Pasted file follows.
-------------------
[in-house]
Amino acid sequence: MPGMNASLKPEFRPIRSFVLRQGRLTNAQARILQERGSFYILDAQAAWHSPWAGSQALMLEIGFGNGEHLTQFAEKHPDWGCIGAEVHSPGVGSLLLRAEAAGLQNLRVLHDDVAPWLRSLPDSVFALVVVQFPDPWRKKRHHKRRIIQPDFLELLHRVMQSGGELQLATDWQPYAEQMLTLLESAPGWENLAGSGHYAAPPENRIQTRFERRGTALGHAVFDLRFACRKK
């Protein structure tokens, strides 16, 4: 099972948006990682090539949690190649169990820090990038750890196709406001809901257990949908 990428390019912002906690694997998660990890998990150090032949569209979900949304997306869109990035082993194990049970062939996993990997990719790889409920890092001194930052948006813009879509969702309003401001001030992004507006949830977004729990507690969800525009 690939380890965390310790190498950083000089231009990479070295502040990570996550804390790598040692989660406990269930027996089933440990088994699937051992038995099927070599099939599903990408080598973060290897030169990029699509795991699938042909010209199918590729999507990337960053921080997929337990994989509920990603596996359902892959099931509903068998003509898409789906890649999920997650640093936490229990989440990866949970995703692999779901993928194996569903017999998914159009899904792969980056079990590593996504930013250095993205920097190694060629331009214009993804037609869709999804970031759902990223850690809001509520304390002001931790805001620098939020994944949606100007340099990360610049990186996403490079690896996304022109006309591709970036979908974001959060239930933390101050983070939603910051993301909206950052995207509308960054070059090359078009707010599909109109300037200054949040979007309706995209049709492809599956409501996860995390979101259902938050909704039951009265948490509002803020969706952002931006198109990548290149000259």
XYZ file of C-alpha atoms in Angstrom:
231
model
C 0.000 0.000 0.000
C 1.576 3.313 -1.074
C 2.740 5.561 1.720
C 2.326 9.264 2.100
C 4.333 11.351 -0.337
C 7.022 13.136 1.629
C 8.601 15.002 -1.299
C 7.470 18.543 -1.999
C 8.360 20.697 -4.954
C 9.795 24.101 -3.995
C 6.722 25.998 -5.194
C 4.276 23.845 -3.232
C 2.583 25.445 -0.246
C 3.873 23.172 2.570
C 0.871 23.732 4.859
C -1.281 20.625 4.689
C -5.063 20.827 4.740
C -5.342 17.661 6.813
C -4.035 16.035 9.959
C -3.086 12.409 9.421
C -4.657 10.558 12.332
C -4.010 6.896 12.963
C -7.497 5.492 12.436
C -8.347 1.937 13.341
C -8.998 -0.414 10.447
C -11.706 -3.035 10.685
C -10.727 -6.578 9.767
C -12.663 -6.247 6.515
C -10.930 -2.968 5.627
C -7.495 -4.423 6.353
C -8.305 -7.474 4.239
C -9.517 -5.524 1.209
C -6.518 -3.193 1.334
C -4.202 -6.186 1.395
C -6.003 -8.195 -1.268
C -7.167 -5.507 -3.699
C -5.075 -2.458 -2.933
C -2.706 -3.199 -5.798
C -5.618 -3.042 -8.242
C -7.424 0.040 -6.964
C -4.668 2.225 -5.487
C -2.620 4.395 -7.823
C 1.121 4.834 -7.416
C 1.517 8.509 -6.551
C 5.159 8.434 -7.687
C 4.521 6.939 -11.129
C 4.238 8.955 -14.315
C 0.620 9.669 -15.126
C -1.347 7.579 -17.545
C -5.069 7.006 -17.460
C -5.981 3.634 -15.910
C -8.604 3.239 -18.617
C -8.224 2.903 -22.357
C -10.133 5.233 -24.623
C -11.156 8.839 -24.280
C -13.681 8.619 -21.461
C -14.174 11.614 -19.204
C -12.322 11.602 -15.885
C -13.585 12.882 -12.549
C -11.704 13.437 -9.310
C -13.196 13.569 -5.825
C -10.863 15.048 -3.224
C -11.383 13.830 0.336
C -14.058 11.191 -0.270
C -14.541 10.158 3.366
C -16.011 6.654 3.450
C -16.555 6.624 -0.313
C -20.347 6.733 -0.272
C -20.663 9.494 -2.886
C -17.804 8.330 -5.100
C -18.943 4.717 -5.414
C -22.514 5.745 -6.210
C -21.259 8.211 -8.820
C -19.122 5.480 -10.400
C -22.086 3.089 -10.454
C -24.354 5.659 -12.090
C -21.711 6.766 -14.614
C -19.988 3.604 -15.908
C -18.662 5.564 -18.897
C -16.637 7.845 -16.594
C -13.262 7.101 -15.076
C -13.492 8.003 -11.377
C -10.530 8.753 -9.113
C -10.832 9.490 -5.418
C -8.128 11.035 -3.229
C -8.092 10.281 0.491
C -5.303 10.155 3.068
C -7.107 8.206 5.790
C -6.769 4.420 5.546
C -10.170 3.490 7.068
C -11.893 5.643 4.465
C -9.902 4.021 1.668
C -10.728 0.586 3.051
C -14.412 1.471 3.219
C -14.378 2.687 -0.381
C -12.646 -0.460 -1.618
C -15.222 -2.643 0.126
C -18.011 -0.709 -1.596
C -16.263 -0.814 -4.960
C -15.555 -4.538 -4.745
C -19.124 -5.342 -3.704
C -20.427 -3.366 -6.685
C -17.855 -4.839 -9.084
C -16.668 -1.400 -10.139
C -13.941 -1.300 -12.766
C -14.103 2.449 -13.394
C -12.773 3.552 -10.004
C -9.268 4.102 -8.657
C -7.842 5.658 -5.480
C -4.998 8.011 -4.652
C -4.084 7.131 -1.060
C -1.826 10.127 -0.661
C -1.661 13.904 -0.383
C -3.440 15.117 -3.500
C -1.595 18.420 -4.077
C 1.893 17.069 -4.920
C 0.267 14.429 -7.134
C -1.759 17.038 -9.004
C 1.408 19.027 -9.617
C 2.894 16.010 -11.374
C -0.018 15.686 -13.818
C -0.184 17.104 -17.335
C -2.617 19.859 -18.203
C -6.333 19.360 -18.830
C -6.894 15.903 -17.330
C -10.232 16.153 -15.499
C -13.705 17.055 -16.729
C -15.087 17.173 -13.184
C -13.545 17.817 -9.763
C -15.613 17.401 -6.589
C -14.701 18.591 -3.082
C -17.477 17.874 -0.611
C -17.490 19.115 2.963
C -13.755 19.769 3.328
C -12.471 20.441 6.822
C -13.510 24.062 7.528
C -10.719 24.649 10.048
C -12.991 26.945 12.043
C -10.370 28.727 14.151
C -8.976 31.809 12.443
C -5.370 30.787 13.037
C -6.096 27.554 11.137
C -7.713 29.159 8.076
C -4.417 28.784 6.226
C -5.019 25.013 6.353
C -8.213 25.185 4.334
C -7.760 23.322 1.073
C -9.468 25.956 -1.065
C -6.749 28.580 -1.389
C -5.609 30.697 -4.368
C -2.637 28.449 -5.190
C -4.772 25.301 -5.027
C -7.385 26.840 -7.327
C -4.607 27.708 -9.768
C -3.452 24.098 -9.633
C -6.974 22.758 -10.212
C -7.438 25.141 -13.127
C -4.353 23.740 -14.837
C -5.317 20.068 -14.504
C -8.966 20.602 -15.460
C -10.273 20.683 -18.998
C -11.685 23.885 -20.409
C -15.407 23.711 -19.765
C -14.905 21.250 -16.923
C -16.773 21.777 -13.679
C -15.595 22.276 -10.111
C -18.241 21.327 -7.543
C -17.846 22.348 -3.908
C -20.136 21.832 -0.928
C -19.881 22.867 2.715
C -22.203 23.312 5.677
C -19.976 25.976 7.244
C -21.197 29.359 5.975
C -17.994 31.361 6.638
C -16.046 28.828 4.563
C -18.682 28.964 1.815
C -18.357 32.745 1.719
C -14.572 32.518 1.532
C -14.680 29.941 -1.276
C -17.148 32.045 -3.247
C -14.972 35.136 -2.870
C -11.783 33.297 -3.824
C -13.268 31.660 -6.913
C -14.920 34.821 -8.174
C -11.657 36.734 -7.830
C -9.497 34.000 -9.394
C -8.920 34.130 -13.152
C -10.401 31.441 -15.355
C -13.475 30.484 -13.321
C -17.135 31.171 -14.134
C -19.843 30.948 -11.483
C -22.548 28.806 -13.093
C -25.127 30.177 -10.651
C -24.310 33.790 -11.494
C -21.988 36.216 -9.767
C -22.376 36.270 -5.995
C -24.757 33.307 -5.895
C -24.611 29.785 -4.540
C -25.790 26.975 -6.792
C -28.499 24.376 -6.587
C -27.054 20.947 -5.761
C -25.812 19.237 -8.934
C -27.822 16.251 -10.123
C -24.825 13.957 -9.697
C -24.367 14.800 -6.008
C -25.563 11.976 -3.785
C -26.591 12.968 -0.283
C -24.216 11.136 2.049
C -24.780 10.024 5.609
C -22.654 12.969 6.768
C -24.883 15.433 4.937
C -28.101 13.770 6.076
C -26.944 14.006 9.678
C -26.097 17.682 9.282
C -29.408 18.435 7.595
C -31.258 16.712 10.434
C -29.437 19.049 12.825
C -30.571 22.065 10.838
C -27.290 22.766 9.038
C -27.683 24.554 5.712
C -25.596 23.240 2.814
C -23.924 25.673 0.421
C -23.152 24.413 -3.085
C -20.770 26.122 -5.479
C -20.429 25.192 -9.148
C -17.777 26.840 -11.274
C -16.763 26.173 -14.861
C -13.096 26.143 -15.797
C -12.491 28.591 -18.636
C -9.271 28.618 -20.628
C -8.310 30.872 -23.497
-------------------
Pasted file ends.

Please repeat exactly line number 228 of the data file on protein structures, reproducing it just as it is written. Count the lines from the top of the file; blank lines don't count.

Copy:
C -23.924 25.673 0.421